Church historian; b. Krautergersheim (Alsace), Dec. 6, 1853; d. Munich, Jan. 29, 1930. After theological studies in Strasbourg, he was ordained Aug. 4, 1878, and served as a curate until 1883. Because of sickness he had to withdraw from parochial work and settled near Munich, where he led the quiet life of a scholar until his death. He earned a doctorate in theology in 1896 at the University of Munich.
Paulus was first brought into contact with the Reformation period and the religious culture of the Middle Ages by his studies in the history of his Alsatian homeland. It was J. janssen's work on the history of the German people that led him to devote all his efforts to a study of the Reformation period, especially of Luther's Catholic literary opponents until then neglected by scholars. In about 50 publications he saved a great number of these theologians from oblivion. With a genuine love for truth he sought to do justice to Luther's reputation, but he also helped to undo the legends about him: Luthers Lebensende (Frankfurt 1898); Johann Tetzel, der Ablassprediger (Mainz 1899); Hexenwahn und Hexenprozess im 16. Jh. (Frankfurt 1910); Protestantismus und Toleranz im 16. Jh. (Frankfurt 1911). His chief work, however, is Geschichte des Ablasses im Mittelalter (3 v. Paderborn 1922–23). Because of his search for the whole truth and his faithfulness to the facts, he prepared the way toward a new Catholic outlook on the Reformation.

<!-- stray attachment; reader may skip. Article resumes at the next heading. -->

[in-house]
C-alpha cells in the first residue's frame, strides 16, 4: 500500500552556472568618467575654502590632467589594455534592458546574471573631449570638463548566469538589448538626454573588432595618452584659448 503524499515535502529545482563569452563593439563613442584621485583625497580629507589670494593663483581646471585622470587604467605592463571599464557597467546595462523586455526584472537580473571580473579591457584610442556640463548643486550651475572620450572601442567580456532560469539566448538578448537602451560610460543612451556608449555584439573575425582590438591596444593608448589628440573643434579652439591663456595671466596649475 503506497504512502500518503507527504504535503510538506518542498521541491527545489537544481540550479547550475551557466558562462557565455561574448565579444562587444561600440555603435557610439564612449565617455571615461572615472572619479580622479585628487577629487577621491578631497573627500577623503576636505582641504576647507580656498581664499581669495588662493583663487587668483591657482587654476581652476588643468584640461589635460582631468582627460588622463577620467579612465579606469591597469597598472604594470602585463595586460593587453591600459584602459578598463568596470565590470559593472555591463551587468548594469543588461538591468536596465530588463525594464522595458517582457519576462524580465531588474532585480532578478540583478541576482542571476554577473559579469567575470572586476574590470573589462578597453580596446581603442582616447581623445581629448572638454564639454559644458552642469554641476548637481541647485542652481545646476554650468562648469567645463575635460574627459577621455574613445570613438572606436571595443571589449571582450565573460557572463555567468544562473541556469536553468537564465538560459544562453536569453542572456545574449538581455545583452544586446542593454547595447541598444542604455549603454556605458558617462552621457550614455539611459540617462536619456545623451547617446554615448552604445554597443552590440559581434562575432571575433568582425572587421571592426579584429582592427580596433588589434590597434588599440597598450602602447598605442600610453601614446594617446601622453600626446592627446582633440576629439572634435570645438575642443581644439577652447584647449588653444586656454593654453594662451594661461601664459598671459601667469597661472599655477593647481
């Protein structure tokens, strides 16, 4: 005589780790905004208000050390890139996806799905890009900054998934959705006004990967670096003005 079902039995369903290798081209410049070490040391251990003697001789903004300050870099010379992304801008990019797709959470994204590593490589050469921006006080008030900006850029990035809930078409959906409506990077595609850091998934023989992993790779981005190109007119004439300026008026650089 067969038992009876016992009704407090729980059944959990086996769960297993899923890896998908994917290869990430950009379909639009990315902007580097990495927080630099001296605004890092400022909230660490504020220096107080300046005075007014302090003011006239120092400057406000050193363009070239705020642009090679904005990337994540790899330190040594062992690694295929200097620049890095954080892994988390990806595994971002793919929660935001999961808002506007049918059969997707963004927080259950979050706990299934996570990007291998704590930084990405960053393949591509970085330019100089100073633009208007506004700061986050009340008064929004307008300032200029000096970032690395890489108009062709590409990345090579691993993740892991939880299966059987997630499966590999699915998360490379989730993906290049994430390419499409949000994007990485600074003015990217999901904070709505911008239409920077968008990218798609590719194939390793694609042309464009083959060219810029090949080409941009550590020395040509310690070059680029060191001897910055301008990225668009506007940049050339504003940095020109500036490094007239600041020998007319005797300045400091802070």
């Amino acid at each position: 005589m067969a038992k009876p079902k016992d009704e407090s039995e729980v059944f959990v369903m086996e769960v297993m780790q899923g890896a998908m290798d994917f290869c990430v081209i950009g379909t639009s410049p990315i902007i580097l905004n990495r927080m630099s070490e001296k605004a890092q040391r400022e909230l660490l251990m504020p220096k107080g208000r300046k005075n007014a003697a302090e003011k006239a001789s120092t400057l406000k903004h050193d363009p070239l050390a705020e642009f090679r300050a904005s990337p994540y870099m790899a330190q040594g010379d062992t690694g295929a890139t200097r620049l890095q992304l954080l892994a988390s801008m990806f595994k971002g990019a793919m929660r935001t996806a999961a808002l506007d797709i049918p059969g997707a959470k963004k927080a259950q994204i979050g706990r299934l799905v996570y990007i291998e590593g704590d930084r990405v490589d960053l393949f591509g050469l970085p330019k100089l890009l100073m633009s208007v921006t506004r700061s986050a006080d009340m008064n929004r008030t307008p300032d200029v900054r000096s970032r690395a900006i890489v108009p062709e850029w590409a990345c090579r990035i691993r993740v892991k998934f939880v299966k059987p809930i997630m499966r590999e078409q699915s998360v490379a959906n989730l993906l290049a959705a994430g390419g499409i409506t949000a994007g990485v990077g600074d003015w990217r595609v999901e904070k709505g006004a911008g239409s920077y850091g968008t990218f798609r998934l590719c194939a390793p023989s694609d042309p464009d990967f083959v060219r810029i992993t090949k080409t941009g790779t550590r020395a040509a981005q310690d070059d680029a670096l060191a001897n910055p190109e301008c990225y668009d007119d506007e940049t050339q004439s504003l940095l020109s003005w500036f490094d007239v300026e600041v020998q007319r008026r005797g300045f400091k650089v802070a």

Bibliography: l. pfleger, Historisches Jahrbuch der Görres-Gesellschaft 50 (1930) 205–226; Nikolaus Paulus, ein Priesterund Gelehrtenleben, 1853–1930 (Kevelaer 1931). r. bÄumer, Lexikon für Theologie und Kirche, ed. j. hofer and k. rahner (Freiburg 1957–65) 8:235.